Montana's political practices commissioner says there were several problems with the campaign behind a 2010 initiative that restricted payday loans.
Voters approved capping the interest rate on payday loans at 36 percent, which led to the closure of many of those businesses.
Commissioner Jim Murry says in a Tuesday report that he found several reasons to believe the groups behind the initiative broke disclosure laws.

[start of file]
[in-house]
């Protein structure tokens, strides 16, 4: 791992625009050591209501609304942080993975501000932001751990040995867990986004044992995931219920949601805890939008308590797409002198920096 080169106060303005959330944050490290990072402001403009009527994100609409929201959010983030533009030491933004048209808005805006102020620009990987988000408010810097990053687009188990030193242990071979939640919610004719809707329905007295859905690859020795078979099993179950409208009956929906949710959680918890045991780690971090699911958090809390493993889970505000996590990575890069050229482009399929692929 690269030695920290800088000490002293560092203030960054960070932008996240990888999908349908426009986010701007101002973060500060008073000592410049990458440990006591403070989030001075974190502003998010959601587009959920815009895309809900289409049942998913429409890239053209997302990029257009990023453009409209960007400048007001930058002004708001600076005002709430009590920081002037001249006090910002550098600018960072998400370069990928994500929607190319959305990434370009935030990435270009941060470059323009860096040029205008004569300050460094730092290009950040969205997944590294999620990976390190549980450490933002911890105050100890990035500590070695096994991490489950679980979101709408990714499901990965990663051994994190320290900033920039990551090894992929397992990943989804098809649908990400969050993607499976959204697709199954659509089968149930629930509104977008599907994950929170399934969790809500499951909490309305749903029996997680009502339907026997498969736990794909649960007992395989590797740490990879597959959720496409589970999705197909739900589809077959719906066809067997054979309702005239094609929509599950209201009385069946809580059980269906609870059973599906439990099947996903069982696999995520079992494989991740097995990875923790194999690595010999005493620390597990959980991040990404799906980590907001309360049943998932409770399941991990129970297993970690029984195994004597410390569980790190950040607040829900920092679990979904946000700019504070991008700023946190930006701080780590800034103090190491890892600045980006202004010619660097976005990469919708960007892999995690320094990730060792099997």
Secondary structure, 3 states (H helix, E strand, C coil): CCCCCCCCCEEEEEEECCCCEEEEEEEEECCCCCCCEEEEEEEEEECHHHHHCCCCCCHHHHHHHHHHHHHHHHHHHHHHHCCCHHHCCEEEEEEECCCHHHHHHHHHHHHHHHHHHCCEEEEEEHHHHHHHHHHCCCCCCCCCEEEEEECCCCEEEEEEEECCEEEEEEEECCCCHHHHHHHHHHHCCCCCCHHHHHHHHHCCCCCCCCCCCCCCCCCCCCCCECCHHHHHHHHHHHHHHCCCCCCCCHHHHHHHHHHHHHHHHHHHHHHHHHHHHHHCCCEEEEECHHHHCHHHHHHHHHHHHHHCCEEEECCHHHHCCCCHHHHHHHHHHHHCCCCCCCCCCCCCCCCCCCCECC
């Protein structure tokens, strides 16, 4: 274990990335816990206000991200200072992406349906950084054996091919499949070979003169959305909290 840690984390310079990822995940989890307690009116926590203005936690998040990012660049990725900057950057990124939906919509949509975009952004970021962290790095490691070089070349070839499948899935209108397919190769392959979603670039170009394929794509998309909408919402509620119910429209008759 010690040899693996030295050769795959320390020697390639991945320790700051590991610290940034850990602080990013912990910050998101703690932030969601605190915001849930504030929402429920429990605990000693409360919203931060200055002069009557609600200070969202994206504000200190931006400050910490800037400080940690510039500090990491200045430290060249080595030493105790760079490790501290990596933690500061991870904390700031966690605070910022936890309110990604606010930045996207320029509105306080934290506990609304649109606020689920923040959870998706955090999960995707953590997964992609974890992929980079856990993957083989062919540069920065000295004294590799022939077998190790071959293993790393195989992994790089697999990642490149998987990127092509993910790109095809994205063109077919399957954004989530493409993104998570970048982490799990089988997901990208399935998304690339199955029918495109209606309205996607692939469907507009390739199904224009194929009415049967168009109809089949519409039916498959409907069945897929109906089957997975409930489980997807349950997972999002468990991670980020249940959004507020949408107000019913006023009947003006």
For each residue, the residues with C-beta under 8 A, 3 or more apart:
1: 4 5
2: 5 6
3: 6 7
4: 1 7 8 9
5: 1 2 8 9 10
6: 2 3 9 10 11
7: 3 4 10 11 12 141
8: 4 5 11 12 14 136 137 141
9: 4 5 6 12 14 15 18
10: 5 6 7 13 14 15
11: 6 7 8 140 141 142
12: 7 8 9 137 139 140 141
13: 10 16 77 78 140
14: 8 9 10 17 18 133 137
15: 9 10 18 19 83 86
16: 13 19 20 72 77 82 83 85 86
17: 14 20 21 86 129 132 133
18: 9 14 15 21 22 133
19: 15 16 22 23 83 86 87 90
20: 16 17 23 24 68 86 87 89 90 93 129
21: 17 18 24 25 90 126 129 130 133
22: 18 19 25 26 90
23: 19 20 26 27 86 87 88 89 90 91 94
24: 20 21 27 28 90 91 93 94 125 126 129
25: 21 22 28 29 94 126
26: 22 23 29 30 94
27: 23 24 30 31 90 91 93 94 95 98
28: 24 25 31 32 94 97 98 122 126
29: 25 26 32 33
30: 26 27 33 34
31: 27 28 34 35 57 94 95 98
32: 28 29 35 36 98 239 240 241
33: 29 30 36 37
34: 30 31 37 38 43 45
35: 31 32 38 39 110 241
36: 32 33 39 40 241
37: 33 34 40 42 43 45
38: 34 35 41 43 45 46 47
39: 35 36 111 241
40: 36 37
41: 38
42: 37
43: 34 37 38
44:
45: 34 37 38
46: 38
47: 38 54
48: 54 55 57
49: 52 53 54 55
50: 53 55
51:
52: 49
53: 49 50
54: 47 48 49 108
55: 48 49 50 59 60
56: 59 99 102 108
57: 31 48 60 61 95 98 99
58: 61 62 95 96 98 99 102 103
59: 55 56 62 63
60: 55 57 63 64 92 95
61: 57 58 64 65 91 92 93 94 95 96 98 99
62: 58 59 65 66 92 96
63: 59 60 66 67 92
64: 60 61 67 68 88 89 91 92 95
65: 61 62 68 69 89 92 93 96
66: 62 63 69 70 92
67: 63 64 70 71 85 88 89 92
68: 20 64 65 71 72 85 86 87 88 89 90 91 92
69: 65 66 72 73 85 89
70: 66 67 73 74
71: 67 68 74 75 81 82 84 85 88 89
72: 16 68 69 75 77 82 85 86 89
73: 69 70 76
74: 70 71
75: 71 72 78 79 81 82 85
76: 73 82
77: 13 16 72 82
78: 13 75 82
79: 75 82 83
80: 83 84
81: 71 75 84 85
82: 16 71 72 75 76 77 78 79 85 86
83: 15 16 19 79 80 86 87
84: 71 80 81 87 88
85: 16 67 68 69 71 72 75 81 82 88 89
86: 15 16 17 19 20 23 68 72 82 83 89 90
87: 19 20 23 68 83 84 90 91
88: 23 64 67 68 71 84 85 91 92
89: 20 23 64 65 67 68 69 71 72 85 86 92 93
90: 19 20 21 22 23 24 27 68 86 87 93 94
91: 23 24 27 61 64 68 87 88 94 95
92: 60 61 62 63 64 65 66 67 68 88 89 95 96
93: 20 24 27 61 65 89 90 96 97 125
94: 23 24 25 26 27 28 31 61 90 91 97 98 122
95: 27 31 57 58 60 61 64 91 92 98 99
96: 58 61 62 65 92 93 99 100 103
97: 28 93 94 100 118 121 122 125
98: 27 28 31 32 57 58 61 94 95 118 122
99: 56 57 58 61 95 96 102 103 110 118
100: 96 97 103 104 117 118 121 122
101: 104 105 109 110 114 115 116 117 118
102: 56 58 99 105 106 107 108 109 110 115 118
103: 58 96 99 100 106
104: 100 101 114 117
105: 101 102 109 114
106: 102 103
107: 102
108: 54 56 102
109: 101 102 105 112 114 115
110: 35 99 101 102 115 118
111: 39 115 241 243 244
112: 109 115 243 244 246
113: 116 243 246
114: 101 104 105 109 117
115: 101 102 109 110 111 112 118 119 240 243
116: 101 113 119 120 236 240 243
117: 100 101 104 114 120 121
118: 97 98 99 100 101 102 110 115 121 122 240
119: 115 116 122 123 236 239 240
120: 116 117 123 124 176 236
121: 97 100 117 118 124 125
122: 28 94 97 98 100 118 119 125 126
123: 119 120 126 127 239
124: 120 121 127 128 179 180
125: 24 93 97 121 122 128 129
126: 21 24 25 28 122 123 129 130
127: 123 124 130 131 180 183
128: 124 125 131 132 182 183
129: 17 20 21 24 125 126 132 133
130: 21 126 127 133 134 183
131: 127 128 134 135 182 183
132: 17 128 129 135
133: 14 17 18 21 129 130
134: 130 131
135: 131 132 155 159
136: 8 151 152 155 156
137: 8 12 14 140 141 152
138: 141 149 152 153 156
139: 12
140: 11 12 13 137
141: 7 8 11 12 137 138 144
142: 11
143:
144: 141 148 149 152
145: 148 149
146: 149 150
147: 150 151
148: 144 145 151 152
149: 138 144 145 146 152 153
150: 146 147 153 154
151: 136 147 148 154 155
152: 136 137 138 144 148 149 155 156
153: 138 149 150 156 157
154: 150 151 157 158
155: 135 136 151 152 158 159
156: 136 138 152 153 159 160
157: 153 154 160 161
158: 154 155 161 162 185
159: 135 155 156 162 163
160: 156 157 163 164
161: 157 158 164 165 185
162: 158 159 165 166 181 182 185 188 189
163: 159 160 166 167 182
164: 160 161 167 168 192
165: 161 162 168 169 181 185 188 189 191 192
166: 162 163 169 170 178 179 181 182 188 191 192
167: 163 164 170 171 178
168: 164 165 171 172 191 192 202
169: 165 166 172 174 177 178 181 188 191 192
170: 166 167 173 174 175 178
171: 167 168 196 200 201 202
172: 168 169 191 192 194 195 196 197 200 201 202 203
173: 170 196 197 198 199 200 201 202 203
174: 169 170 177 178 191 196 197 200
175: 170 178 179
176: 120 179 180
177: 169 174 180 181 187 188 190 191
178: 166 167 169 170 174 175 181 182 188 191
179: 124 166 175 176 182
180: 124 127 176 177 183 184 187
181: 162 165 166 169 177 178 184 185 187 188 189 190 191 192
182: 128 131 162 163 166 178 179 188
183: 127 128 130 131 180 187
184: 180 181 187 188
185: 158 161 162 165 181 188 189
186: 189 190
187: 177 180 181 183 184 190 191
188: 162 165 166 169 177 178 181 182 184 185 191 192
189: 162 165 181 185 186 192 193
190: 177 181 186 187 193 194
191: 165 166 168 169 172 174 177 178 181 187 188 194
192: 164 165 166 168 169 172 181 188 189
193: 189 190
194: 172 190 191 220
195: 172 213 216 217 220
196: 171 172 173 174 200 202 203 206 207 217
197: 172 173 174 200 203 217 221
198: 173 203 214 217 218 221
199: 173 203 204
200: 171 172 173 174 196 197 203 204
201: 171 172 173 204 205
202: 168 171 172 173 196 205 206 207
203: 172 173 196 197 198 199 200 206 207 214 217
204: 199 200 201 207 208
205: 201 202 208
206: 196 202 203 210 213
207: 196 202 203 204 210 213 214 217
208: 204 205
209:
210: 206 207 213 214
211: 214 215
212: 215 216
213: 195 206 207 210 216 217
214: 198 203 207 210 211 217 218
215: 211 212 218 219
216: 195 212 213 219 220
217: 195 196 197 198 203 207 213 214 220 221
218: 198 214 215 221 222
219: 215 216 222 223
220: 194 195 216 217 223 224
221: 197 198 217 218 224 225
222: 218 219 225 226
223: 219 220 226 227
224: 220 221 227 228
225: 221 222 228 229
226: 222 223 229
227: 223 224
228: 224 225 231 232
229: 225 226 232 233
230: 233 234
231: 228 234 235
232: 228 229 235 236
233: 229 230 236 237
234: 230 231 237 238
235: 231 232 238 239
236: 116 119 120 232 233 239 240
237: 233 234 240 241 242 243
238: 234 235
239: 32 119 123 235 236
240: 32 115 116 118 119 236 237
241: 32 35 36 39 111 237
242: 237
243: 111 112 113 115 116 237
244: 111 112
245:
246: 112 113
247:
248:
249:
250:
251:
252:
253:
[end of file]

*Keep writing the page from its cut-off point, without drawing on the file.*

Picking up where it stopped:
He says Cap the Rate failed to disclose two of its original $5,000 contributions from a labor union and another group, and twice filed disclosure reports late. Murry's findings say other groups failed to properly disclose their involvement, and also filed late.
State law only allows for penalties to be issued in such cases. The commissioner's office says there is enough evidence to consider penalties.